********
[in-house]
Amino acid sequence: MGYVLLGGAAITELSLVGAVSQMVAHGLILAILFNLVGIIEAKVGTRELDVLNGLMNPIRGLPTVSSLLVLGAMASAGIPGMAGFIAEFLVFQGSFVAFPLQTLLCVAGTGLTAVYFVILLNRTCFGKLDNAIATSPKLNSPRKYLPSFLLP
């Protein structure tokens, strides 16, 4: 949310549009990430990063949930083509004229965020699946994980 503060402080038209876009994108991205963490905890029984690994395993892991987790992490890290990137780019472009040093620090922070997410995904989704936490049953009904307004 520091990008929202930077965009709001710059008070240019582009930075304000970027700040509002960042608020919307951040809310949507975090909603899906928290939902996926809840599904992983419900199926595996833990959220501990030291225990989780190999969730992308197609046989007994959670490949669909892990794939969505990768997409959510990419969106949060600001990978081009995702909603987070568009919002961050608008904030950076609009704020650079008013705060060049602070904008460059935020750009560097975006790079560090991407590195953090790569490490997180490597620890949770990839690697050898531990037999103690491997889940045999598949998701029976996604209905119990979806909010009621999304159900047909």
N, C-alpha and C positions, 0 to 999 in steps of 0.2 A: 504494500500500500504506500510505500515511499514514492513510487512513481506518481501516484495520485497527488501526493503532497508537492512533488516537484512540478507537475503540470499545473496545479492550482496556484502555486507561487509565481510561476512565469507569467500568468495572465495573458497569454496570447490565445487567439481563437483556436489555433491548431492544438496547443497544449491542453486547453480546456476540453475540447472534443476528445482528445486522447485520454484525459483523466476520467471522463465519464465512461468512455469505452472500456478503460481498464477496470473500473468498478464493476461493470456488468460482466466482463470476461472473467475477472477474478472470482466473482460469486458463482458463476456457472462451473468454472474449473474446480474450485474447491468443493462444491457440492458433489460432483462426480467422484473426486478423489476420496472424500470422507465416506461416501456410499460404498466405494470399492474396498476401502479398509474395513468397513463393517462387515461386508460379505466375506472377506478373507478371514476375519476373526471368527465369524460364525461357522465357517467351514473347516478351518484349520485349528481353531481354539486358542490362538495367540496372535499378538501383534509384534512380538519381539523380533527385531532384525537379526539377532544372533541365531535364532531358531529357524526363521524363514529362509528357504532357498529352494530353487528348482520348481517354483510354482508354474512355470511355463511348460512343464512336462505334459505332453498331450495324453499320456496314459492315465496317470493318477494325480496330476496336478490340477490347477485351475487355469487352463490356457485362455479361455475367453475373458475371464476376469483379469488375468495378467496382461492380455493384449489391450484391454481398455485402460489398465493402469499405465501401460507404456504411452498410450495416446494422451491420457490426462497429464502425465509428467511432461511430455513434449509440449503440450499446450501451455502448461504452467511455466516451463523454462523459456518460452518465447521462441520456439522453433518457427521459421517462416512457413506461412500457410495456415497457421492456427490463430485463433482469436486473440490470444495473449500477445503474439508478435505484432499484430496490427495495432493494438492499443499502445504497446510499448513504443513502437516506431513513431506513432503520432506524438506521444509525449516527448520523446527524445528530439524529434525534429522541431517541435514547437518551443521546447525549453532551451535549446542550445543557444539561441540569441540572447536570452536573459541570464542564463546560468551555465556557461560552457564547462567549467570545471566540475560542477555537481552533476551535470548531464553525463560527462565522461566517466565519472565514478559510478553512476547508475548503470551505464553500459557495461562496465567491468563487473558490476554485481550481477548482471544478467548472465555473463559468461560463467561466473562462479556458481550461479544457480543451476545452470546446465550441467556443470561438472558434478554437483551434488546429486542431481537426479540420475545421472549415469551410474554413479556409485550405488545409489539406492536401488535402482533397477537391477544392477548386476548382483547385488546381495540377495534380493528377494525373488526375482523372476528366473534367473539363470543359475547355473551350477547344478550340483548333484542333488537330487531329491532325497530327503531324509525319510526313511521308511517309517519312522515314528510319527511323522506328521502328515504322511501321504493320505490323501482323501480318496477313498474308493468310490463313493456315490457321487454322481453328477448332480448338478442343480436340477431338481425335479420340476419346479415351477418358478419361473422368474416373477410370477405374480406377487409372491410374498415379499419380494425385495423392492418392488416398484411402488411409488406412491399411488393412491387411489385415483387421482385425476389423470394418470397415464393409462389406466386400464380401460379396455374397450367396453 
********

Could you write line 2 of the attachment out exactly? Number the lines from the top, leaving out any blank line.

Amino acid sequence: MGYVLLGGAAITELSLVGAVSQMVAHGLILAILFNLVGIIEAKVGTRELDVLNGLMNPIRGLPTVSSLLVLGAMASAGIPGMAGFIAEFLVFQGSFVAFPLQTLLCVAGTGLTAVYFVILLNRTCFGKLDNAIATSPKLNSPRKYLPSFLLP